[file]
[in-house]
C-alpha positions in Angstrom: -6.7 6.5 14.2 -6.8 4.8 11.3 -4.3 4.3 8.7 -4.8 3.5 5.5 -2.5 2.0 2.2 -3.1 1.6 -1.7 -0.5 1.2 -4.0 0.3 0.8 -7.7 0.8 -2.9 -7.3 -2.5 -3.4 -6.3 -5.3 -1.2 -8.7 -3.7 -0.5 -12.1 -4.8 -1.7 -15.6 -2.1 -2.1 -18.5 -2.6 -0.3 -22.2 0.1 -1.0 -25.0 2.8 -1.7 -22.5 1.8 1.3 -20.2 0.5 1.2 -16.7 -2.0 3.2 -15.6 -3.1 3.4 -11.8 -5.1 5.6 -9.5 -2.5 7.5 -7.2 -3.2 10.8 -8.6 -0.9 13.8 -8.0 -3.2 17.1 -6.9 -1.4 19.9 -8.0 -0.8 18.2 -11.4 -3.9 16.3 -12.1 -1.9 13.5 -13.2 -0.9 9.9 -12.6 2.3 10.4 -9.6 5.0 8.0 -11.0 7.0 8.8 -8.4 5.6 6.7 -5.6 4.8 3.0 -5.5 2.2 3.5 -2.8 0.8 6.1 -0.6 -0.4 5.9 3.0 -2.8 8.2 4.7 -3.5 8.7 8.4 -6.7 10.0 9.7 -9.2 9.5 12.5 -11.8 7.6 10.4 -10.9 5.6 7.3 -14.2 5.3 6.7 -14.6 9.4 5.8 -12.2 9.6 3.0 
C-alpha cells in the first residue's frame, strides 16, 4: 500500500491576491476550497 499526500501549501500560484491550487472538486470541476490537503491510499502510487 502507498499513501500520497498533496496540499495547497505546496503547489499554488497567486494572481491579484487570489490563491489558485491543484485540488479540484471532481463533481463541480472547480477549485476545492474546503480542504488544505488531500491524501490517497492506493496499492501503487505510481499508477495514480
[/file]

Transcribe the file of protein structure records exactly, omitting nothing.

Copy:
[in-house]
C-alpha positions in Angstrom: -6.7 6.5 14.2 -6.8 4.8 11.3 -4.3 4.3 8.7 -4.8 3.5 5.5 -2.5 2.0 2.2 -3.1 1.6 -1.7 -0.5 1.2 -4.0 0.3 0.8 -7.7 0.8 -2.9 -7.3 -2.5 -3.4 -6.3 -5.3 -1.2 -8.7 -3.7 -0.5 -12.1 -4.8 -1.7 -15.6 -2.1 -2.1 -18.5 -2.6 -0.3 -22.2 0.1 -1.0 -25.0 2.8 -1.7 -22.5 1.8 1.3 -20.2 0.5 1.2 -16.7 -2.0 3.2 -15.6 -3.1 3.4 -11.8 -5.1 5.6 -9.5 -2.5 7.5 -7.2 -3.2 10.8 -8.6 -0.9 13.8 -8.0 -3.2 17.1 -6.9 -1.4 19.9 -8.0 -0.8 18.2 -11.4 -3.9 16.3 -12.1 -1.9 13.5 -13.2 -0.9 9.9 -12.6 2.3 10.4 -9.6 5.0 8.0 -11.0 7.0 8.8 -8.4 5.6 6.7 -5.6 4.8 3.0 -5.5 2.2 3.5 -2.8 0.8 6.1 -0.6 -0.4 5.9 3.0 -2.8 8.2 4.7 -3.5 8.7 8.4 -6.7 10.0 9.7 -9.2 9.5 12.5 -11.8 7.6 10.4 -10.9 5.6 7.3 -14.2 5.3 6.7 -14.6 9.4 5.8 -12.2 9.6 3.0 
C-alpha cells in the first residue's frame, strides 16, 4: 500500500491576491476550497 499526500501549501500560484491550487472538486470541476490537503491510499502510487 502507498499513501500520497498533496496540499495547497505546496503547489499554488497567486494572481491579484487570489490563491489558485491543484485540488479540484471532481463533481463541480472547480477549485476545492474546503480542504488544505488531500491524501490517497492506493496499492501503487505510481499508477495514480